Amazing: overwhelming surprise or astonishment.
For a year or two and probably longer, I’ve heard people over-using and improperly using that word. It has become a handle for almost any situation imaginable. In fact, it’s so overused that if you hear someone around you say, “That’s amazing,” and then hear the very same phrase on the radio or television within seconds, it’s probably not amazing or a synchronicity. It’s just more over-use of the word.
While I was aware that “amazing” was trending in our vocabulary, blowing away “awesome,” it really came into focus for me one day when I was playing disc (Frisbee) golf. I happened to find someone’s lost disc, turned it over and saw a phone number and the name Alex. I texted Alex, telling him what I found and where I found it. A minute later, I got a text back. “You’re amazing.” Gee, I don’t even know this guy and he says I’m amazing. So you would think that he really liked that disc and was very excited about getting it back. Not at all. He went on to say, keep it. He didn’t care about the disc. So maybe he thought I was amazing for taking the effort d to text him. Whatever. (Oops! Another over-used term.)
So after that, I started noticing that the word, more and more frequently, referred to things that definitely were not amazing. “This salad is amazing;” “Your eyebrows look amazing;” “The lighting for this selfie is amazing.”
Those examples were how an article about “amazing” began in the New York Daily News recently. It was headlined: Why celebrities and millennials should stop using the word ‘amazing.’ The writer not only noted that ‘amazing’ at some point replaced awesome, but that long ago in the Sixties before the Millennials were born all things were ‘groovy.’ The article reports that there are curmudgeons among us who write on a blog dedicated solely to complaining about the overuse of the word. The writer ends her piece by saying we should go back to the basics. “The truth is, we should reserve amazing for truly astounding moments. That would be groovy, awesome and amazing.”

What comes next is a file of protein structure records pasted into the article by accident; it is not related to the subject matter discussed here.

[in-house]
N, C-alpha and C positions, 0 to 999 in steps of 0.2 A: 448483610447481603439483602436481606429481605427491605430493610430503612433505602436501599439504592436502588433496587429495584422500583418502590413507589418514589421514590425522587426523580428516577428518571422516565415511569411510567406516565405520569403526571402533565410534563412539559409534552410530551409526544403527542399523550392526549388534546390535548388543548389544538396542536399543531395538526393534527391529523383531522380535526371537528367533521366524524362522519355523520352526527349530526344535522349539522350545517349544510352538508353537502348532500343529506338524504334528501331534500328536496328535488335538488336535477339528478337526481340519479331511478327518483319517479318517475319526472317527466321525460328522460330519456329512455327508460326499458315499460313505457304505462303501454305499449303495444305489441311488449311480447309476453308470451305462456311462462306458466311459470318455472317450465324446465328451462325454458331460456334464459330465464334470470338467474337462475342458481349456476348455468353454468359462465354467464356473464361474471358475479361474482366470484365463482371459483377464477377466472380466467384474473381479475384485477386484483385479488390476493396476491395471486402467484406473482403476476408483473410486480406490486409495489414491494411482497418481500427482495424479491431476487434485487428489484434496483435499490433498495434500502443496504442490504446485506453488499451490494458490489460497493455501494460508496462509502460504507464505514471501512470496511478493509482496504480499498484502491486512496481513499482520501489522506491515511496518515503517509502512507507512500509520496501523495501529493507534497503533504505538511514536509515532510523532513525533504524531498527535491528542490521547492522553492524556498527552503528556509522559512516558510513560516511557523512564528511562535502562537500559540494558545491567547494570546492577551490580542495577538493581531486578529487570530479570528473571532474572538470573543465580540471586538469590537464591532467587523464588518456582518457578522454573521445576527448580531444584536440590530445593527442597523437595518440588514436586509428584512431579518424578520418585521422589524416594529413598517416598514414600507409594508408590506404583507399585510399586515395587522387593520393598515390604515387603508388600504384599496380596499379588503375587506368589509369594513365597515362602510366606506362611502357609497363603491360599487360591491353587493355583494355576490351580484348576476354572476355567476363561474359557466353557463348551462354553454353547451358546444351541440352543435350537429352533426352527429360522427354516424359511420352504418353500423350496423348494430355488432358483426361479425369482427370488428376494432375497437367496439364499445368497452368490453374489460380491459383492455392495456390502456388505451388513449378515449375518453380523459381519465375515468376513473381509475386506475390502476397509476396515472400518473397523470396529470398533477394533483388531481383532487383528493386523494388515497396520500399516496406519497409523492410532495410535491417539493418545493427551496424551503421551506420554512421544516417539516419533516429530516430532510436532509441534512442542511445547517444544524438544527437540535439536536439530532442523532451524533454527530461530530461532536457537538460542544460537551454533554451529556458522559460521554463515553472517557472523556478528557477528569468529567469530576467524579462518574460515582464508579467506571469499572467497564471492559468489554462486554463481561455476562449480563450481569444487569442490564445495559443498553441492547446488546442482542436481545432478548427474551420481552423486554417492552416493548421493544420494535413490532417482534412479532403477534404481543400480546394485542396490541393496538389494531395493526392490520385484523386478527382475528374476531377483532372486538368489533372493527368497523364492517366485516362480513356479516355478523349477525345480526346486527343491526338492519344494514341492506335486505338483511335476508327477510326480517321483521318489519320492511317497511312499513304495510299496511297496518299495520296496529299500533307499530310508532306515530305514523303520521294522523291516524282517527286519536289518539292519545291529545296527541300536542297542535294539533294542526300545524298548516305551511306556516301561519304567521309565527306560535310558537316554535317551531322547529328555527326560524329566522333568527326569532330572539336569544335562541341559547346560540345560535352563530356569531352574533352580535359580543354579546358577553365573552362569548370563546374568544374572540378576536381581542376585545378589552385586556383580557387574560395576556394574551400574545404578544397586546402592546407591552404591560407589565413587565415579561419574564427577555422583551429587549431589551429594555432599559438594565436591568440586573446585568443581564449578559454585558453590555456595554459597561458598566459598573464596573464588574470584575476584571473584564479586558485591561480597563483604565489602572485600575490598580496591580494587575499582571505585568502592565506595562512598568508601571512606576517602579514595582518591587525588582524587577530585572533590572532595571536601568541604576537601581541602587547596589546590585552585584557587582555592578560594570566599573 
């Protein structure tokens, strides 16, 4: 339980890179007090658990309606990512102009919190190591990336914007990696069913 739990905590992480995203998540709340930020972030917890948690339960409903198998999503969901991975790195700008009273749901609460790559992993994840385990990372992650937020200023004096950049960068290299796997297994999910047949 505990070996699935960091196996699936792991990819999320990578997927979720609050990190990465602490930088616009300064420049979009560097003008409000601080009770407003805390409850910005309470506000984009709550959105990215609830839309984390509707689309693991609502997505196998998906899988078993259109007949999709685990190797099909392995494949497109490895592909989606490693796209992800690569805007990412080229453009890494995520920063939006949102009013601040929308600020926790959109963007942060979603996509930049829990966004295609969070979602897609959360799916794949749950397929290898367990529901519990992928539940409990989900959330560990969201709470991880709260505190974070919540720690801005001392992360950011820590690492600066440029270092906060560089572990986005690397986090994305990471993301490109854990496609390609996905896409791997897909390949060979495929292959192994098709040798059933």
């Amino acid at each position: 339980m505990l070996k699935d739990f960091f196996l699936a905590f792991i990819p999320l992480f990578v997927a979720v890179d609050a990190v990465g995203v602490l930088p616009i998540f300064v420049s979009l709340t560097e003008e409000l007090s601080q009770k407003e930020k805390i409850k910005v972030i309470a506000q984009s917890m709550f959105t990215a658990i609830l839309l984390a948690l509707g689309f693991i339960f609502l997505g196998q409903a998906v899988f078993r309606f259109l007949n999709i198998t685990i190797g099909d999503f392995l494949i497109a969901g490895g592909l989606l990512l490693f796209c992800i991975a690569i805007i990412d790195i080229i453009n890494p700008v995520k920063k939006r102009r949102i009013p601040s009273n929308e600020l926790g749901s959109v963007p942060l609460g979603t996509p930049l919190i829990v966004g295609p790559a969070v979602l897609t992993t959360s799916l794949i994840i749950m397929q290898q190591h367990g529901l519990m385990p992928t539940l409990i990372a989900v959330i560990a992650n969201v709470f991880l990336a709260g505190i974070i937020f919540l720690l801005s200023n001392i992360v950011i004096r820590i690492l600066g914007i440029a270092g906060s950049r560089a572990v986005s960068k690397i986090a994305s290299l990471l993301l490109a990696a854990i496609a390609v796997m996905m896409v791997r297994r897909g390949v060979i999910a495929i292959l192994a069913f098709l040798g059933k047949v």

Back in the day, as in 1779, when amazing was really amazing, John Newton wrote Amazing Grace, a hymn that was truly amazing.
Finally, no sooner had I stopped reading the Daily News article when I got a group e-mail from an on-line friend, Brandon, who was promoting an acquaintance’s website. He wrote: “Her Native American artistry grows more amazing to me each time I go to her website to see what her latest creations. Take a look for yourself. I did. It’s actually a blog. https://angelaswedberg.blogspot.com/
Her work does seem quite unique, and yes, maybe amazing. Brandon, by the way, is about fifty years older than the millennials, and probably has a good idea when something is really amazing.